If you happen to be drinking coffee and reading the print New York Times this coming Sunday, a word of warning: Put your drink down first or you might gag on the long, very long, profile of “oracle” Rachel Maddow. The online version by Amanda Hess trumpeted, “This Is the Moment Rachel Maddow Has Been Waiting For.” 



It’s been more than 18 months since Senator Al Franken stepped down from his seat in the Senate, but thoughts of a comeback ran into some turbulence on Monday. That was when yet another woman accused the former comedian of inappropriate sexual behavior, the ninth to do so and the fourth to say that Franken “groped” her “ass.”



As exposed by Breitbart, it appears another editor at The New York Times has a history of making anti-Semitic and anti-white tweets. What’s more, this same editor worked on the Times’ infamous 1619 project, which “reframes” America under the lens of racism and slavery. This comes after several other high-level employees at the paper were found to have made racist remarks on their social media accounts.



The New York Times has begun a major initiative, the “1619 Project,” to observe the 400th anniversary of the beginning of American slavery. It aims to reframe American history so that slavery and the contributions of black Americans explain who we are as a nation. Nikole Hannah-Jones, staff writer for The New York Times Magazine wrote the lead article, “America Wasn't a Democracy, Until Black Americans Made It One.” 



Forget 1776 and all that: The New York Times wants to "reframe" your benighted understanding of the nation's founding, which they date to 1619, when the original sin of slavery first began to spread, as the first Africans were brought to North America as slaves. This year marks the 400th anniversary of that event, and the Times is primed to put slavery in the center of the American story, and redefine capitalism as slavery while they’re at it. The first salvo came in the special edition of the Sunday Magazine, stuffed with left-wing opinions, from the economy to junk food to medical care to the political system and traffic jams in Atlanta, with verything tied back to slavery.



The Sulzberger dynasty that publishes The New York Times does not like the Murdoch dynasty that runs the News Corporation and Fox News. They charge the Murdochs with "destabilizing democracy" around the world. What this really says is that the Times has lost its influence, and Fox News is on the rise.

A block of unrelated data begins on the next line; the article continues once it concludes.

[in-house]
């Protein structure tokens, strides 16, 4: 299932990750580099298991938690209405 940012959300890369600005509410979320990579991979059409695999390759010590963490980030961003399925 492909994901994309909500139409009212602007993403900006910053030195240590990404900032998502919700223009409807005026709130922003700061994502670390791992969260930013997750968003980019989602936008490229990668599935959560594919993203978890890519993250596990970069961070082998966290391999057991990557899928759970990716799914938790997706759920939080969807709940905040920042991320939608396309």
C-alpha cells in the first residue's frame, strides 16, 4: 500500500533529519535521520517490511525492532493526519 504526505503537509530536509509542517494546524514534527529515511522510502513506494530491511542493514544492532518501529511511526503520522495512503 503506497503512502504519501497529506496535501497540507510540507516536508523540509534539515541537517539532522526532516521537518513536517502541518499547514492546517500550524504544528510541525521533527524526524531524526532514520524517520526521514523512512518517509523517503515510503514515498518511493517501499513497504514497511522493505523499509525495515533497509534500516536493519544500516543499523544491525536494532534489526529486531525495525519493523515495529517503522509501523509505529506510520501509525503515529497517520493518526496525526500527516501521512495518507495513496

When you think of Mitch McConnell, you think of Nazi appeasers, right? If you’re a New York Times journalist, maybe so. In an enormous, 26 page piece for the January 27th Sunday magazine, journalist Charles Homans psychoanalyzed the Senate Majority Leader’s relationship with Donald Trump. 



Game of Thrones fans know “winter is coming.” What they didn’t know was the most popular show on HBO is also a “parallel” to governments now facing the threat of climate change, according to a New York Times Style Magazine interview with its creator.



New York Times Magazine correspondent Mark Leibovich has made waves in Washington, D.C. recently with the release of This Town, his tell-all account of the “universally disliked” culture in our nation’s capital. Leibovich appeared on Tuesday’s Morning Joe to promote his controversial book, and to discuss the breakdown of Washington journalism with co-hosts Joe Scarborough and Mika Brzezinski.

Leibovich suggested he wrote This Town to “hold a mirror to the culture” of the nation’s capital, and that the ultimate takeaway of his work is that “everyone fundamentally is disappointed with Washington.” But Leibovich’s history of partisanship, as documented by NewsBusters, suggests that the reporter is very much a part of the dysfunction inside the Beltway. Leibovich has a history of praising Democrats and bashing Republicans, all in a day’s work at the left-wing New York Times.